After her layoff, Ms. Benyowitz's duties were split among several other housing employees.
Deputy Housing Commissioner Harold R. Perry said in an interview that the city has had a decrease in the number of applications, but he doesn't know why. He said the layoff of the director had nothing to do with the drop off of applicants, since other housing officials took over her work.
Housing officials put their own spin on the unspent grant money a little over a week ago by sending out a news release announcing "an increase in Neighborhood Incentive Program funding" that allows them to return to the larger $25,000 grants that were offered several years ago.
When news of the unspent federal funds was first reported in February, community leaders and city council members were taken by surprise. Many now say they had no idea the housing department was sitting on so much money. They were even more surprised to hear the city hasn't spent its own money for programs like the neighborhood incentive grants.
"A lot of people came to the conclusion that there was no money because they kept hearing there was no money," said City Council President Mary Pat Clarke.
But Ms. Clarke said she is not surprised that neighborhood revitalization programs have slowed while money sits.
"You can't spend money without spending time," said Ms. Clarke. In December 1991, the council president and community leaders tried unsuccessfully to save the jobs of housing department workers being laid off.
"I begged the commissioner and the mayor not to lay them off. You can't spend money if you don't have people to spend it. You need architects, planners. It's penny wise and pound foolish," she said.
City Councilman Lawrence A. Bell, D-4th, said he was surprised that there is so much money available to rejuvenate neighborhoods in his West Baltimore district.
He's been helping community leaders in Edgewood to replace an old playground near the corner of Harlem Avenue and Denison Street that is a mangled, rusty mess of vandalized equipment.
Unbeknown to him, the city has had more than $100,000 for over two years to do the work.
"It's taken an extremely long time," said Mr. Bell. "I thought they didn't have the money."
He blamed the previous housing commissioner for giving the city council a "snow job" on the status of housing programs, but is "very hopeful the new commissioner is a more action-oriented person" and will get the money spent.
U.S. Rep. Kweisi Mfume, D-7th, upon hearing details of the unspent funds, said he plans to ask the mayor for an "explanation in light of a great deal of troubling statistics."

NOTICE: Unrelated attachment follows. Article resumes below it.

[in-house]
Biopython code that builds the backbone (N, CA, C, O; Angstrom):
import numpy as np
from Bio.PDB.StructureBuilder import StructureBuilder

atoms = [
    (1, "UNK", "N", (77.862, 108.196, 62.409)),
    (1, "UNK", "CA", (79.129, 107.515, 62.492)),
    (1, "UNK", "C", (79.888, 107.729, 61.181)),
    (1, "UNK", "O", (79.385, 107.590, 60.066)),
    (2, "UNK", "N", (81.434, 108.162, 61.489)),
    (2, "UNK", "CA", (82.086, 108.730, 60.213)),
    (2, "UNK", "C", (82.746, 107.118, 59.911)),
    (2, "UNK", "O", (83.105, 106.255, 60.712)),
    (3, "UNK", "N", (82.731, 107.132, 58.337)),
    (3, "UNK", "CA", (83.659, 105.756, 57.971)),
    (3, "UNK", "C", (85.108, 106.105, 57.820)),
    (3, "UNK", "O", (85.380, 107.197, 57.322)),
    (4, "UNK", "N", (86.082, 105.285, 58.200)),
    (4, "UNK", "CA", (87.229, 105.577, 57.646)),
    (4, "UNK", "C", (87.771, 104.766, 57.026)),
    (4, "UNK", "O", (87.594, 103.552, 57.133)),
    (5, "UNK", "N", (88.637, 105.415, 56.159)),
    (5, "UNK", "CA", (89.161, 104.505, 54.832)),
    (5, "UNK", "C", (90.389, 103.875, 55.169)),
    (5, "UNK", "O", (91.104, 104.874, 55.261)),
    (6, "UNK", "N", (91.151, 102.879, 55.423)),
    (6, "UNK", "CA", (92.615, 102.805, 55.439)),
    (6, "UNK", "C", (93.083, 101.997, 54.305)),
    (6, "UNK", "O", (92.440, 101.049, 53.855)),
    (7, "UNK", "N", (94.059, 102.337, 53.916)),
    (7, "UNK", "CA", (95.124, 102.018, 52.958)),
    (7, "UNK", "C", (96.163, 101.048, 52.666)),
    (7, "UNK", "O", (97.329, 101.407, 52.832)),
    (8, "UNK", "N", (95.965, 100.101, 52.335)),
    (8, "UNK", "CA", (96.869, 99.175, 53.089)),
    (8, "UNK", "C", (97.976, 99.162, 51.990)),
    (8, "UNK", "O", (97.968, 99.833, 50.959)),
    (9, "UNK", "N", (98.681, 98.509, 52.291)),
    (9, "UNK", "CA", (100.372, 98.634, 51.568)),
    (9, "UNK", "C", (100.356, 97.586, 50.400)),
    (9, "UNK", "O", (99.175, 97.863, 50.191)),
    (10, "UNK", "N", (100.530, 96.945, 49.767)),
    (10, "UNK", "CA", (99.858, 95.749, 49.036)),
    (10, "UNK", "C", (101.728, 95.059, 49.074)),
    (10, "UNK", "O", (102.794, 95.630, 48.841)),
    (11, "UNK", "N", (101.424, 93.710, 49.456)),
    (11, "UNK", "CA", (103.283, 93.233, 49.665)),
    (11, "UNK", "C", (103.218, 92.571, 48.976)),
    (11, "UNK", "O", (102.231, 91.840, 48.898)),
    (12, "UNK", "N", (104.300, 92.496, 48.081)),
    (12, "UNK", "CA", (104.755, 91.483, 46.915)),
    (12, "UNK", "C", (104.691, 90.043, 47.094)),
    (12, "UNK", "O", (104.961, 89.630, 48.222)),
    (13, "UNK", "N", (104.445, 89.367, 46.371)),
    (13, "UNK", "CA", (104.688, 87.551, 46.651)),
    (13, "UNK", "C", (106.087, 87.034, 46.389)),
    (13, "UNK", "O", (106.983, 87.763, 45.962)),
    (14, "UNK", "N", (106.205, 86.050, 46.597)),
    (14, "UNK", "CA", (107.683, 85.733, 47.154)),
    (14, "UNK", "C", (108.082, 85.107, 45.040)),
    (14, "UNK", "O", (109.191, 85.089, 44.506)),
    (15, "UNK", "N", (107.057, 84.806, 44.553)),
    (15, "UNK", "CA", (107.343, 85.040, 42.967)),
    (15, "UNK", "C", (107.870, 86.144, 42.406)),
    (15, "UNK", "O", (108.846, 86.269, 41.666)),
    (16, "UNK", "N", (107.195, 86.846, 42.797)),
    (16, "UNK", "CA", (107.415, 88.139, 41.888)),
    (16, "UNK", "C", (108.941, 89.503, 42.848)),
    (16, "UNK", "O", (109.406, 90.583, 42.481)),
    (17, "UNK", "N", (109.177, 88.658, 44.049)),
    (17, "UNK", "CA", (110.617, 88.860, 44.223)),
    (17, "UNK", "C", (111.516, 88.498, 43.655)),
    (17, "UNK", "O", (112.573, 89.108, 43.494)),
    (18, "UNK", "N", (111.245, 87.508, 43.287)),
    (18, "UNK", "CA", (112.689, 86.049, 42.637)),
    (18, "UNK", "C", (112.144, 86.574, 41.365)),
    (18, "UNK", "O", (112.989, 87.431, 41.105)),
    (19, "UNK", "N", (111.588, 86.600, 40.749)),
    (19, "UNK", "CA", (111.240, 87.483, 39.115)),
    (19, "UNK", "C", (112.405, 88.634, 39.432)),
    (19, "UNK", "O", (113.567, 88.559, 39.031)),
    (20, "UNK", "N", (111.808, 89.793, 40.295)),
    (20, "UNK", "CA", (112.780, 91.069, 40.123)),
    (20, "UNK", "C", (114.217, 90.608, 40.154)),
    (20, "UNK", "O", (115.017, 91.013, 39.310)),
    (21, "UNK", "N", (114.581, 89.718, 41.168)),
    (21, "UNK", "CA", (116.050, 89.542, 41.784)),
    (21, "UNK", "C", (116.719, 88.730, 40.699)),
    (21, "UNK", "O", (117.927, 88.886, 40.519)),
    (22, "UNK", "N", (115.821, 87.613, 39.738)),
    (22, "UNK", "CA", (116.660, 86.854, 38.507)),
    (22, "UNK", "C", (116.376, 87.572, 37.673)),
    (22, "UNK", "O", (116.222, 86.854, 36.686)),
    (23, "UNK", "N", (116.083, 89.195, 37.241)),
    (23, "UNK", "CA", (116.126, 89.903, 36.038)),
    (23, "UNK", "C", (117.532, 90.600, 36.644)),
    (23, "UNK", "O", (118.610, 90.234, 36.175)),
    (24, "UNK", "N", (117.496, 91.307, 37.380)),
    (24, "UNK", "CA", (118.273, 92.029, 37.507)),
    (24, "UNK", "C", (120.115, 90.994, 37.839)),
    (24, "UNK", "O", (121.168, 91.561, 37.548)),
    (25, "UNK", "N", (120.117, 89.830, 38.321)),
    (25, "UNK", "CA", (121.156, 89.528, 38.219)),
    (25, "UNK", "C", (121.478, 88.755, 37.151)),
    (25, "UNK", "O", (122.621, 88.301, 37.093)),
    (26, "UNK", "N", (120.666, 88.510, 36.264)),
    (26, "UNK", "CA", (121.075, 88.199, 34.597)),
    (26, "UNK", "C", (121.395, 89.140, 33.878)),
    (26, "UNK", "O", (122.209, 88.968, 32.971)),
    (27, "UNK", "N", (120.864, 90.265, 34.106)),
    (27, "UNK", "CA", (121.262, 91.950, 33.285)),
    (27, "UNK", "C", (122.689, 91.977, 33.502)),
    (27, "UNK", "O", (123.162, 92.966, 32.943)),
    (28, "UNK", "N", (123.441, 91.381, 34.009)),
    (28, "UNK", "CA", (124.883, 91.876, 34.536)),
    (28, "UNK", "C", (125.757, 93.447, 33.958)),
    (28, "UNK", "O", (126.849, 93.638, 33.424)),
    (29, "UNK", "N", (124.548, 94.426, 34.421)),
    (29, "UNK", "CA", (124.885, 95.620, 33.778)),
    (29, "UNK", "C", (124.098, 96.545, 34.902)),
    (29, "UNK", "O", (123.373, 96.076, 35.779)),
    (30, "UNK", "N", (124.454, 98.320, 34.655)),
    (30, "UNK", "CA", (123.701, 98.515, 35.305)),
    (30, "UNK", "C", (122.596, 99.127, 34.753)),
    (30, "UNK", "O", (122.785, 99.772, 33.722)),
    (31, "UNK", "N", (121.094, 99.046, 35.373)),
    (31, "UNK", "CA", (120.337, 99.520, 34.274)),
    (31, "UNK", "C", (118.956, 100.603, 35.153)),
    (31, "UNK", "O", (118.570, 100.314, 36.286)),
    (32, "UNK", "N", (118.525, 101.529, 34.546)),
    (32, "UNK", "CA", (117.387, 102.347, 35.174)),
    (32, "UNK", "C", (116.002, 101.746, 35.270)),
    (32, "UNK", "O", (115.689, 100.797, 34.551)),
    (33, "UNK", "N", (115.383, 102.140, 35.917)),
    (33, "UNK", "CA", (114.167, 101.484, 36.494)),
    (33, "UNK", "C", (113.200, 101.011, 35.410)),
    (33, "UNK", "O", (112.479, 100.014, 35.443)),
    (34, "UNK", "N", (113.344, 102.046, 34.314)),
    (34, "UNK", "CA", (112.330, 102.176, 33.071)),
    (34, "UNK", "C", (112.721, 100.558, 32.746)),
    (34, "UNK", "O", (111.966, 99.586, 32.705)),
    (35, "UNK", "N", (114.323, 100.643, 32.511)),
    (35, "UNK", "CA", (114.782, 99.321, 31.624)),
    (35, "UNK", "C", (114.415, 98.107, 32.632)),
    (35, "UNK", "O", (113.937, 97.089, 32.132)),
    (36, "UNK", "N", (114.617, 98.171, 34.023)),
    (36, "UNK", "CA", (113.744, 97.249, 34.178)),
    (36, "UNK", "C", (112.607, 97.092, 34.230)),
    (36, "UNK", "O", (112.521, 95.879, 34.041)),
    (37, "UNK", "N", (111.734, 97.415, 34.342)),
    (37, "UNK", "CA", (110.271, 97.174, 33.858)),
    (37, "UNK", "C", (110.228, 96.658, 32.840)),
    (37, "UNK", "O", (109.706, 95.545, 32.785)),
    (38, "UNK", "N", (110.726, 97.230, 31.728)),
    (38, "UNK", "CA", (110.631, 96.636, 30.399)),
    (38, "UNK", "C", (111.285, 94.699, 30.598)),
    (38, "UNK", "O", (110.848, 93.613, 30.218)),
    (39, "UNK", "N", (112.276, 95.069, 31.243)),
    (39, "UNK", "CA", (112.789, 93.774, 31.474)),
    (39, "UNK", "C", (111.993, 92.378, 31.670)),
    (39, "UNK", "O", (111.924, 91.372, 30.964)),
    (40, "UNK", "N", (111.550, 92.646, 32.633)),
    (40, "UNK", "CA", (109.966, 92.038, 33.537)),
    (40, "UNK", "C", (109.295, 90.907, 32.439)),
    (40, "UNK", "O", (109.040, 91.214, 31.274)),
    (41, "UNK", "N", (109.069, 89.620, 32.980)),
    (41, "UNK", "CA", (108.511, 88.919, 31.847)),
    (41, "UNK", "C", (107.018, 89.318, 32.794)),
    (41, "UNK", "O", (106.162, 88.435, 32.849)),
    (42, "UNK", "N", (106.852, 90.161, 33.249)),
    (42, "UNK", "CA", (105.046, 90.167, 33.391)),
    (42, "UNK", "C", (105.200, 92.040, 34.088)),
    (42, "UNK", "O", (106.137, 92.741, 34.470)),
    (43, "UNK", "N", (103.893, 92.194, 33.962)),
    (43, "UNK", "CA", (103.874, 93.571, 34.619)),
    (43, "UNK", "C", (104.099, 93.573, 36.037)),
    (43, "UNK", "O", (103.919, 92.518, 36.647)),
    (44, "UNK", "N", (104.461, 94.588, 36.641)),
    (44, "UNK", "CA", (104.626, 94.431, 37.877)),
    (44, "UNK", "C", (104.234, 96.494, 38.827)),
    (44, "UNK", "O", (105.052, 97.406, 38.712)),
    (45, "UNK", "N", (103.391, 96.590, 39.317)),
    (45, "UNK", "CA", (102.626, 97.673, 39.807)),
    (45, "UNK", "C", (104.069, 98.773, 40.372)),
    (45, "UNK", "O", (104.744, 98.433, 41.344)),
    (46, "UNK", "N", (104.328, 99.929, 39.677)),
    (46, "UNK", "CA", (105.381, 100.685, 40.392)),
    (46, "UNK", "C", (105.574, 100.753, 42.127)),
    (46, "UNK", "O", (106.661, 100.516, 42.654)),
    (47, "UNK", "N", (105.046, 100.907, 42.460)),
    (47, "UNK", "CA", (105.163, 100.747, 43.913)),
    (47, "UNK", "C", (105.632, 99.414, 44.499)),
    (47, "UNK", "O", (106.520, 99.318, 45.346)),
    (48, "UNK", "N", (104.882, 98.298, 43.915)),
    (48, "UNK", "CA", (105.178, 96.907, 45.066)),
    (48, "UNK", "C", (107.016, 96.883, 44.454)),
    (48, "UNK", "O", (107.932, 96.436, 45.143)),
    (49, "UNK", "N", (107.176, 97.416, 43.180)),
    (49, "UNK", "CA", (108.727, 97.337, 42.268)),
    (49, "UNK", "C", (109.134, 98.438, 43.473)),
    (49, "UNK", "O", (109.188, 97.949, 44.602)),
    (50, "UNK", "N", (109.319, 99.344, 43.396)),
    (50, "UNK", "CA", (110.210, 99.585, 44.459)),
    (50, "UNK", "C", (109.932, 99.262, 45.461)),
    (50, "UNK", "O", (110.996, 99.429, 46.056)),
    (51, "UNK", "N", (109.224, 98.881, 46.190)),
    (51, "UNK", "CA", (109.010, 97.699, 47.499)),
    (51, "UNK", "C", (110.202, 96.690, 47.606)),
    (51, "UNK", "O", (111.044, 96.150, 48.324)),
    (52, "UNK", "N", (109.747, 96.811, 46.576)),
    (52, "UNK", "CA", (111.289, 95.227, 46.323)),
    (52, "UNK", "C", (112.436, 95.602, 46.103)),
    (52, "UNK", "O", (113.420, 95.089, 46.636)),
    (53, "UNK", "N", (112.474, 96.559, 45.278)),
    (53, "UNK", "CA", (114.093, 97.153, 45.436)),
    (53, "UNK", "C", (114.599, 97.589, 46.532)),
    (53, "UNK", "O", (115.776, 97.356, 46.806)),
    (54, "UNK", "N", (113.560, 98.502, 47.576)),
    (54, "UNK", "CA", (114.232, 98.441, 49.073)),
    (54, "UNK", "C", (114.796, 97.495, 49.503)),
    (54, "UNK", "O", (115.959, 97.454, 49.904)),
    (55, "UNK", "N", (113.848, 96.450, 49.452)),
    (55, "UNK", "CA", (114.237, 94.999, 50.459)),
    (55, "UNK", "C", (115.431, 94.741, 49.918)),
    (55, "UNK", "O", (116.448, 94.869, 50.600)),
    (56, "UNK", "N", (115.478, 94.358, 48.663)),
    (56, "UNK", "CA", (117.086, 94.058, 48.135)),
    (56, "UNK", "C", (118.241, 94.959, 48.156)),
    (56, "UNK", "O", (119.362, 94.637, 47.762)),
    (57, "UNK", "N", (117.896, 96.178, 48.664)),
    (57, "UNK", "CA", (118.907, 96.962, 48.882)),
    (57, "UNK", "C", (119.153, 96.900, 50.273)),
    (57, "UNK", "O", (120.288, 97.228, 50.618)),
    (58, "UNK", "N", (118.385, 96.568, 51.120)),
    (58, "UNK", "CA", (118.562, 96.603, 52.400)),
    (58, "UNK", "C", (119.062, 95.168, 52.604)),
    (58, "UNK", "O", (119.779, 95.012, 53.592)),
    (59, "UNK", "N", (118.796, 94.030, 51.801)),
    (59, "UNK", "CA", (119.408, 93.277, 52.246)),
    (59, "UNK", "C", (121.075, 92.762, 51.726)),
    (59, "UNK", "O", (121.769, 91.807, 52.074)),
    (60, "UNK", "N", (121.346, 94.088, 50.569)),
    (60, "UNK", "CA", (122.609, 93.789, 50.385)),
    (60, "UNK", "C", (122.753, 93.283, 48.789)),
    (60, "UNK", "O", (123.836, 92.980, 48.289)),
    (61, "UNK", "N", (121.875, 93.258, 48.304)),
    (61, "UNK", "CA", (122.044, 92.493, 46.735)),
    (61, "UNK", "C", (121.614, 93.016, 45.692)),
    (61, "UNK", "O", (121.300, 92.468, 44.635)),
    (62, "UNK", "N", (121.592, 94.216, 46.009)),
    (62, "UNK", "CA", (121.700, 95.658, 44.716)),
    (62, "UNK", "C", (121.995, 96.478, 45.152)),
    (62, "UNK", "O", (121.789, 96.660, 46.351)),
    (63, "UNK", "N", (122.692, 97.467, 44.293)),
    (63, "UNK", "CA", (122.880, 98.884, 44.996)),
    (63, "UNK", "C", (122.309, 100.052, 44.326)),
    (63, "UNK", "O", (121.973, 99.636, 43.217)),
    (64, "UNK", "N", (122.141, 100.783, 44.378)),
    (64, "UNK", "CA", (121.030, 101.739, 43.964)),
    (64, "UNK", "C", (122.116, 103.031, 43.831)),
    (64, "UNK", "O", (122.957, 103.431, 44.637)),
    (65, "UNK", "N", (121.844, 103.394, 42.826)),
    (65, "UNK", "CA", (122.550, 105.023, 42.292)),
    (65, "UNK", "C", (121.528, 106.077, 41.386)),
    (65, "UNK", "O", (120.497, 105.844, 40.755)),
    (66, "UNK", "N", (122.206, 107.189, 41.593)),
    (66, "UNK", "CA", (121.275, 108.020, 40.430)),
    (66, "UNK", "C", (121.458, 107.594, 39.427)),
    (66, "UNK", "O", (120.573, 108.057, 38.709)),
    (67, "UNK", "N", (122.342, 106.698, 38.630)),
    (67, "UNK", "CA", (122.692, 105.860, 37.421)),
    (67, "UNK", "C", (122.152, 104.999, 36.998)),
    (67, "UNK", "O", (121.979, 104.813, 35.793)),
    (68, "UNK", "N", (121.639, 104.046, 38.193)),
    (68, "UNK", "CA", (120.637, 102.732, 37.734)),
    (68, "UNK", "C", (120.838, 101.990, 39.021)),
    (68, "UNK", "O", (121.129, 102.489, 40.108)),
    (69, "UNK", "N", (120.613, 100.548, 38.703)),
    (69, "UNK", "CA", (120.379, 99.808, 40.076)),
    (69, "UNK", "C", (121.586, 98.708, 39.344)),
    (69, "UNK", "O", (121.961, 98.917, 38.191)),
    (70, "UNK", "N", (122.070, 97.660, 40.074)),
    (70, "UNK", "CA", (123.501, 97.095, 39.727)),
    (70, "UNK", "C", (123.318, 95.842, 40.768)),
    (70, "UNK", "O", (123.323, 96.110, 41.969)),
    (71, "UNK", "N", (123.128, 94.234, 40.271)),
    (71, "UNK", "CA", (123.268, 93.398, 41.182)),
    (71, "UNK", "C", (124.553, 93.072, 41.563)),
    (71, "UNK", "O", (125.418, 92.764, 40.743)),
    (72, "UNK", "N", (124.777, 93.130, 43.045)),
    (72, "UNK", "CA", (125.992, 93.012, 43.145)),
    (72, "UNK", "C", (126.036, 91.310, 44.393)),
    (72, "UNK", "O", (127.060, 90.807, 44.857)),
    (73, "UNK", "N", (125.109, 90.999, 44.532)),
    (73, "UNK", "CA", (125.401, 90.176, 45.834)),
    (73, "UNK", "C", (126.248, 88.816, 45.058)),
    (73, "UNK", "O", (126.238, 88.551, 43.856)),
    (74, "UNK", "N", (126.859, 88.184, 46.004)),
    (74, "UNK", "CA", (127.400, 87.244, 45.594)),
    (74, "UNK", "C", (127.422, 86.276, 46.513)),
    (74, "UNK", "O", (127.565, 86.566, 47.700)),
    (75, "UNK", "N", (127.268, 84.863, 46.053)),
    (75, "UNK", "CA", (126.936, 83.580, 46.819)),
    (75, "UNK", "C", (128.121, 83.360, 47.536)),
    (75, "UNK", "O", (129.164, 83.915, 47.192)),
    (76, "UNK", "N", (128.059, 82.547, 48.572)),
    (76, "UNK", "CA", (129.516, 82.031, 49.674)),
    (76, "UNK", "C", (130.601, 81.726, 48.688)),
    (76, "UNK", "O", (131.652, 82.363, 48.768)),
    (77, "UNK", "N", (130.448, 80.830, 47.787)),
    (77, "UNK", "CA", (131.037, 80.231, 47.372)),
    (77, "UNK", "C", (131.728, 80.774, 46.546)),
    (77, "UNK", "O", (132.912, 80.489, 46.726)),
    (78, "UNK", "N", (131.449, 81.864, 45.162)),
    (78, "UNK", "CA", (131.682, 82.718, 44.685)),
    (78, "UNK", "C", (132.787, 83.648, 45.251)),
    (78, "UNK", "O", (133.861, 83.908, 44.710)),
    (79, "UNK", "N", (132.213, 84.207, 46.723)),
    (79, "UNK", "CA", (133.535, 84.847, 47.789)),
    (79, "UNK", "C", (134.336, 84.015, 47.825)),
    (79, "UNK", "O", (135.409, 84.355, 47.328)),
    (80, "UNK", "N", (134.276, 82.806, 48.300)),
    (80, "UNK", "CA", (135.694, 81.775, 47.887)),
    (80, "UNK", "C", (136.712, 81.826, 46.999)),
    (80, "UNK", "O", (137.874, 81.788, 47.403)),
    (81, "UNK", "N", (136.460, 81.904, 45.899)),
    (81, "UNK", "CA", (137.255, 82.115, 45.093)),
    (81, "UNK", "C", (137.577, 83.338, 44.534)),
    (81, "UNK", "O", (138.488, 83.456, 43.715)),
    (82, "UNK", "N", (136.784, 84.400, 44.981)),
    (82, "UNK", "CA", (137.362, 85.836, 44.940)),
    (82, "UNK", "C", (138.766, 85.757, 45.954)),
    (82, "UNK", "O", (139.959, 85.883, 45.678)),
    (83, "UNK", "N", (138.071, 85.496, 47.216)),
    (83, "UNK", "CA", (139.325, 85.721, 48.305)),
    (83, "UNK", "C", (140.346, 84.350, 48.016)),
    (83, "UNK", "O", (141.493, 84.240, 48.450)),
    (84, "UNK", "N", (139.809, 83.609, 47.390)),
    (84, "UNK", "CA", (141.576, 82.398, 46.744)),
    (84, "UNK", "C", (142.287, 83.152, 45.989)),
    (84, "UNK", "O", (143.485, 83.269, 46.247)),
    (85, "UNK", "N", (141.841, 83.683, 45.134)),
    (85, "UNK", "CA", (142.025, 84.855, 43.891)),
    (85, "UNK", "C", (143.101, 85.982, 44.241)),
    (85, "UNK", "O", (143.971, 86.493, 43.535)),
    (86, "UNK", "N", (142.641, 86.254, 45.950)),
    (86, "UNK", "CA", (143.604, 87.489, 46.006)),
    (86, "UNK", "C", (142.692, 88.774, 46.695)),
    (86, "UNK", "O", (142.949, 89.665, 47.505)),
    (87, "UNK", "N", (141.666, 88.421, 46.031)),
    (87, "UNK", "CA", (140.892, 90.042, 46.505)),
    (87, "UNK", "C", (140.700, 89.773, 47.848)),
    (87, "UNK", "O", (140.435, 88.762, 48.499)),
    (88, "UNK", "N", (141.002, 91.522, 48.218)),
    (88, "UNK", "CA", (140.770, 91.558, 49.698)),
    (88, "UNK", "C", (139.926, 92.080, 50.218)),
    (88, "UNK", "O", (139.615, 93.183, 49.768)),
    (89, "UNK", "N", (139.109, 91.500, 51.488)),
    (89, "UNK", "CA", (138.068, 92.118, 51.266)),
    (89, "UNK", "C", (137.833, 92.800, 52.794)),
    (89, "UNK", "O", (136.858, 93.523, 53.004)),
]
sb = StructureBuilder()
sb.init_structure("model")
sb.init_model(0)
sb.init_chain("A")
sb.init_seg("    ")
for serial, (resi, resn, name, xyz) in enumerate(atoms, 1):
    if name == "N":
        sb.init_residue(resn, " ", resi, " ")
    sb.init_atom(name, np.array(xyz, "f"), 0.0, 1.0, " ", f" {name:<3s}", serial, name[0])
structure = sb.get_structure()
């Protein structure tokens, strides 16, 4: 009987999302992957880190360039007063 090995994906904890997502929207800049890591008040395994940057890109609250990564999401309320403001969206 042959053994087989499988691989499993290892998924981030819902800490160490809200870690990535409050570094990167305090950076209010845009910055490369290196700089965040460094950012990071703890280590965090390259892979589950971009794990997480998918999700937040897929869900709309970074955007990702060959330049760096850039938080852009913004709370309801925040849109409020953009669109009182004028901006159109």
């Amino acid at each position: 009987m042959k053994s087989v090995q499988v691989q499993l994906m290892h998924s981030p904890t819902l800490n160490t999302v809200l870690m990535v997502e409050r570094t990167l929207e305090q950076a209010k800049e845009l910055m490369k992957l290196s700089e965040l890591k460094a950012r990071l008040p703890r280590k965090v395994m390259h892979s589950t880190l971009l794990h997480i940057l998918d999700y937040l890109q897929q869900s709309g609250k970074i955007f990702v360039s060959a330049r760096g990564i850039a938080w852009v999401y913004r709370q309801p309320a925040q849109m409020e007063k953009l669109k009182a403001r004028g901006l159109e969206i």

"I am disturbed and distressed at even the suggestion that federal dollars that we fought to bring in to the city have yet to be properly appropriated. It is of even greater concern because there is such a high level of need in so many communities," he said.
Across the country, cities are faced with dwindling staffs of specialists to run housing and planning programs.
Consequently, urban revitalization plans that began in the '60s and '70s have been stymied, said Marc Levine, director of the Urban Studies Program at the University of Wisconsin, Milwaukee.
Mr. Levine, who is writing a history of Baltimore's approach to urban redevelopment, said, "I think unfortunately it's an increasingly common problem, not as dramatic as in Baltimore. But I think it's something cities are experiencing through attrition of staff or layoffs. You don't have sufficient expertise to run programs or to start innovative programs."
But he said he was not aware of any other city sitting on so much unspent money, and was disappointed to hear that Baltimore is "not spending precious resources in an era where you've got limited federal dollars coming in."
Of course, not all of the city's housing projects have stalled. In the West Baltimore neighborhoods of Sandtown-Winchester and Penn-North, for example, the city has spent more than $10 million to help build 283 new homes for the nationally touted Nehemiah Project.
While the city still has a $35 million backlog in unspent federal block grant funds -- down from $46 million last November -- officials at the U.S. Department of Housing and Urban Development now say the city is getting better at spending the money.
"The progress that the city has made in the past six months has been much better and if they continue at this rate, they'll be in good shape," said Maxine Saunders, manager of HUD's Baltimore office.